Forming independent learners

Yes, children can learn by listening to a teacher explain a concept or by watching a teacher’s demonstration but they will only learn the concept.  They will not learn the thinking and self-reflection skills associated with independent learning.  By incorporating hands-on activities into science lessons children will learn to be more independent, make decisions, ask relevant questions, and reflect and evaluate.  These are skills that are important in other areas of the curriculum and are also those skills they will take into adulthood.

So, now that you are aware of the many benefits, how can you incorporate hands-on learning into your science curriculum?

Choose the right activities

It is vital that you choose an activity so your students learn something!  It should be designed to appeal to the right age group, offer the correct level of challenge, and teach concepts in a way that helps children understand them.  There are SciTT Kits available for all areas of the science curriculum and they have been carefully designed to deliver all of the above.  They are arranged by grade level so you know your students will find them accessible.

Make it fun!

Hands-on learning has to be fun in order to be successful.  You want your students to be meaningfully engaged for as long as possible in order for learning to take place.  SciTT Kits have been chosen by teachers for over 10 years and we constantly modify them based on your feedback to make them even more interesting and exciting for your students.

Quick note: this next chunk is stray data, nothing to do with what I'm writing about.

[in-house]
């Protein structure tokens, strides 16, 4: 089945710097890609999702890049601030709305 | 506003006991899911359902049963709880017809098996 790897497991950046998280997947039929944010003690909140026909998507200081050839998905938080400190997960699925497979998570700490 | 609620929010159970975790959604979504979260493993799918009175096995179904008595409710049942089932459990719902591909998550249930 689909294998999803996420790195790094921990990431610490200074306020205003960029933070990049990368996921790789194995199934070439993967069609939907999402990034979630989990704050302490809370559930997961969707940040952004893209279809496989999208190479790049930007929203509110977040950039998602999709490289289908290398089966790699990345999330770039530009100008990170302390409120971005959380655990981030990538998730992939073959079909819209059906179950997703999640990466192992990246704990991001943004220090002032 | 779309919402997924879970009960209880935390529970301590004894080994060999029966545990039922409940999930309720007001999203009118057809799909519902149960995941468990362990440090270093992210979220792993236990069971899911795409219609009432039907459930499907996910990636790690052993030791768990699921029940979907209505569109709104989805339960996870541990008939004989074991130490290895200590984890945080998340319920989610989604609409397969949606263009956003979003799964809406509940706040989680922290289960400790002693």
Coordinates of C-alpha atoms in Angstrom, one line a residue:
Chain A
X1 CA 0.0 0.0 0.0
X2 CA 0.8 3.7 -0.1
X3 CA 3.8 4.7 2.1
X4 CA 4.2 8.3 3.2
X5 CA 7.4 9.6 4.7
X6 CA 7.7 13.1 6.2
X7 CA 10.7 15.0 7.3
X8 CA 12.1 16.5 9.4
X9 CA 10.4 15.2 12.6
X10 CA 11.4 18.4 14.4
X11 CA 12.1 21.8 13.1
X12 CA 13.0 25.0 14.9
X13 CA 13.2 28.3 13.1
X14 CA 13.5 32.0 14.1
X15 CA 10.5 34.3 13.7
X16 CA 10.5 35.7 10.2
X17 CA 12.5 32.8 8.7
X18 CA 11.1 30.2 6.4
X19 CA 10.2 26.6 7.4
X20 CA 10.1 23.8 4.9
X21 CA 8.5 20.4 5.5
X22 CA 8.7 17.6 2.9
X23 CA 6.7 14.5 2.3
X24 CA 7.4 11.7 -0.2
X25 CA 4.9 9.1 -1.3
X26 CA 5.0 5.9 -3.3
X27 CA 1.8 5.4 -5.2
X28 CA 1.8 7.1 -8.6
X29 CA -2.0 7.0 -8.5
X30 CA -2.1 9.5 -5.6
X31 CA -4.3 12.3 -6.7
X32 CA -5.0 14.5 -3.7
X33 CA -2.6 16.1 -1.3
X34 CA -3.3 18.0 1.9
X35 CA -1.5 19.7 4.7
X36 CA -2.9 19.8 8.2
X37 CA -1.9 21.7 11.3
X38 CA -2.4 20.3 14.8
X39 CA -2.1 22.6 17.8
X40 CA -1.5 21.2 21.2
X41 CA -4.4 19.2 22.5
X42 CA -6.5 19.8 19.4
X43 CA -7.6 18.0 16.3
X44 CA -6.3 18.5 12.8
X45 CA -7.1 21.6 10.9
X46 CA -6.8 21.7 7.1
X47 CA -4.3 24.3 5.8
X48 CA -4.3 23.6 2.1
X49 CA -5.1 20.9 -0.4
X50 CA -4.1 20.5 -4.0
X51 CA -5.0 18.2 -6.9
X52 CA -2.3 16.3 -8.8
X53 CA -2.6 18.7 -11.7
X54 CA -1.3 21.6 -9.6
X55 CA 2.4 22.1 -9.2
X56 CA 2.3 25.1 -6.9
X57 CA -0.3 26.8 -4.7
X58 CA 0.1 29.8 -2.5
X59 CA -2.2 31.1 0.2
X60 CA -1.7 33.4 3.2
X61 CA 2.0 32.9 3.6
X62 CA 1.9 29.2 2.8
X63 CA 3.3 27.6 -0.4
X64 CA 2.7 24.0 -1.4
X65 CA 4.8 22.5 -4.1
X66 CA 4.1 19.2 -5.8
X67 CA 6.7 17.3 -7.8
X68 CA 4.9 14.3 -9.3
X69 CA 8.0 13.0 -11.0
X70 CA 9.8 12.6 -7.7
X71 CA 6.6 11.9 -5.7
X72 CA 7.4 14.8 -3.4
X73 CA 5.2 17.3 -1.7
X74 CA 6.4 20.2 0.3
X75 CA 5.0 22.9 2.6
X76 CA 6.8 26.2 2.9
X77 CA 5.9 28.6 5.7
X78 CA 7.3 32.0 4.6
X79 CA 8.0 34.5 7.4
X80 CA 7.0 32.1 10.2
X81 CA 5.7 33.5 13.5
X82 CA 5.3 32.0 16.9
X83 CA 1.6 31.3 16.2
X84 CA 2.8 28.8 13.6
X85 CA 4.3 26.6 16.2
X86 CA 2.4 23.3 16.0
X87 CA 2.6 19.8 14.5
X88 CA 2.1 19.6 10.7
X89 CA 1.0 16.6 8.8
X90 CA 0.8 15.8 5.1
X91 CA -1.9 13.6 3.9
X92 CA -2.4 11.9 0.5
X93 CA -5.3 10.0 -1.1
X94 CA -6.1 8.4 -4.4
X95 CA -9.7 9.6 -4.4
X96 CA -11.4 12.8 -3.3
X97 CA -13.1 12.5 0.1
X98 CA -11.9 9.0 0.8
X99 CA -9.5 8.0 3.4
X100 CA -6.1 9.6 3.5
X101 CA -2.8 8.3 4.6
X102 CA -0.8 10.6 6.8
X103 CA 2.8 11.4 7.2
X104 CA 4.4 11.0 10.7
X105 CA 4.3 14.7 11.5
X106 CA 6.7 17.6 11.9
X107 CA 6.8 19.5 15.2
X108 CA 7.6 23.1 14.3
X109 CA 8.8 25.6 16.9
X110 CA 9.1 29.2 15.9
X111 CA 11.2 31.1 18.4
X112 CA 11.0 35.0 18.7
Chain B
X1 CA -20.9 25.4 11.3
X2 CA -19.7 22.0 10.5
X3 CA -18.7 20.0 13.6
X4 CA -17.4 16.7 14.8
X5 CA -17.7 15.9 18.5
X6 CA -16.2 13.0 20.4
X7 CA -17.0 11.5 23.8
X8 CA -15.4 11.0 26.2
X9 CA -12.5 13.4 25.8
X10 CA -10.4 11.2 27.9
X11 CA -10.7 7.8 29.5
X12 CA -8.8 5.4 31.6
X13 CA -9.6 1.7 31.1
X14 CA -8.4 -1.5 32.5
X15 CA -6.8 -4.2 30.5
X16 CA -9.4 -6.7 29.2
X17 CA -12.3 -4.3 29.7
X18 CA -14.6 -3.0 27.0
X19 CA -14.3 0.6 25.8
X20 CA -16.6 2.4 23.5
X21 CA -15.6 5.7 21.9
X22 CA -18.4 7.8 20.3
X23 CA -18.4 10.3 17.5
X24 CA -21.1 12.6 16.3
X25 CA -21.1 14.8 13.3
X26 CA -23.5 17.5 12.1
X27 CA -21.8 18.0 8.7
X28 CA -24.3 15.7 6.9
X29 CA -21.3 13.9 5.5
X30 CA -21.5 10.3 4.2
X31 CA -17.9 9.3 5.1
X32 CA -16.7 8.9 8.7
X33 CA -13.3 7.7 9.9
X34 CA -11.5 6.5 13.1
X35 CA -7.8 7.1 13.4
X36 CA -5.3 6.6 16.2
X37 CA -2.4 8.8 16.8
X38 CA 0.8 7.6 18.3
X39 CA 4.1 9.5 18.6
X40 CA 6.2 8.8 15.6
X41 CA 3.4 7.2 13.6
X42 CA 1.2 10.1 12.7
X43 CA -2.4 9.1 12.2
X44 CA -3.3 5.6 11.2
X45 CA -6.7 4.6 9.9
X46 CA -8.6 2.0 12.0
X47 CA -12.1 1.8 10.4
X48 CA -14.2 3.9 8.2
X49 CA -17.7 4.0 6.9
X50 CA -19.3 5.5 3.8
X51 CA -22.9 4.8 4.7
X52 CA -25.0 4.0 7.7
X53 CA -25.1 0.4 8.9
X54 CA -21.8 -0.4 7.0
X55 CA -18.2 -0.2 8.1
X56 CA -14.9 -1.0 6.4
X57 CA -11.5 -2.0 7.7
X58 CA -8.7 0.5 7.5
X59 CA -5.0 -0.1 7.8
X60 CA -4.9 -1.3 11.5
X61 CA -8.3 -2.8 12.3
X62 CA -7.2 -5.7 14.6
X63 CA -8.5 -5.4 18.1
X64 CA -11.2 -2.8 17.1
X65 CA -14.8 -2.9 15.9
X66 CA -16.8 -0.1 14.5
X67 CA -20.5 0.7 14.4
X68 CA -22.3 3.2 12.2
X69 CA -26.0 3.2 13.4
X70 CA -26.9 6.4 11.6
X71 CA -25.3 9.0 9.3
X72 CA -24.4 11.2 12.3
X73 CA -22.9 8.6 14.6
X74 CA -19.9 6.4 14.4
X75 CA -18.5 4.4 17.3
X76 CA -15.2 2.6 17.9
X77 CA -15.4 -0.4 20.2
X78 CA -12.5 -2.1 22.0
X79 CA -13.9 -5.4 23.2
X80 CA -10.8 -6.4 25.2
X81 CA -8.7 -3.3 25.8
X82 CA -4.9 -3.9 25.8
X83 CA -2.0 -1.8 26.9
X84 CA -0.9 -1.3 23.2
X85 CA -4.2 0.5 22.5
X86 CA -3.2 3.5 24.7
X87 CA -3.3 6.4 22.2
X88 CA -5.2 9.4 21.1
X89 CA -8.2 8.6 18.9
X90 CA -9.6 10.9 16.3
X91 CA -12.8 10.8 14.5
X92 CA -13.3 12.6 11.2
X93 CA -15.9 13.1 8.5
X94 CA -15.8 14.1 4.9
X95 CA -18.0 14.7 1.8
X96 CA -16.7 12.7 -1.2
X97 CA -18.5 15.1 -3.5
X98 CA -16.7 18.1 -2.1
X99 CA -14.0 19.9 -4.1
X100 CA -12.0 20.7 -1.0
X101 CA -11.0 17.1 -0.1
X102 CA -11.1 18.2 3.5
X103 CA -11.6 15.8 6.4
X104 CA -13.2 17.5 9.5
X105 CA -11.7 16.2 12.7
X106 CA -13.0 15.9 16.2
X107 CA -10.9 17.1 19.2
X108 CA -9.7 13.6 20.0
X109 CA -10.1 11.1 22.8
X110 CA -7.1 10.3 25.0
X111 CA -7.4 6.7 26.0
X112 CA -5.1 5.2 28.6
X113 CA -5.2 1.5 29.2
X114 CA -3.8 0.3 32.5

Include assessment

As well as observing and questioning the students while they are involved with the activity, it is also useful to include some kind of written task for them to record what they have learned. This will enable the children to articulate and reflect on their learning and provide you with evidence of their progress.  Each SciTT Kit comes with worksheets that are ideal for this purpose.

Encourage group work

An important aspect of hands-on learning is the interaction between students.  They should work together, discussing their ideas and sharing findings.  You may wish to assign students roles to organize them.  For example, one can be the recorder who writes down any important findings and one can be the communicator who provides feedback to the rest of the class.

Hand over control

Many teachers find it difficult to allow students to take control of their own learning and this is understandable.  You may worry that the students are not carrying out the activity correctly or even that they are not learning anything at all.  The truth is that as long as the students are actively engaged with the activity they will be learning.  More importantly, they are learning at their own pace.  You take the role of facilitator and observe and question the students to guide them and encourage them to experiment.  You reassure them that there are no incorrect answers when experimenting.  But avoid the temptation to take over!  You may find the noise level rise in the classroom as children discuss the experiment and occasionally disagree with each other.  They generally get excited over the activity!  Hopefully, you can see how this slight negative would be greatly outweighed by the benefits of hands-on learning as you watch your students actively engage in learning science and increase their understanding of the concepts.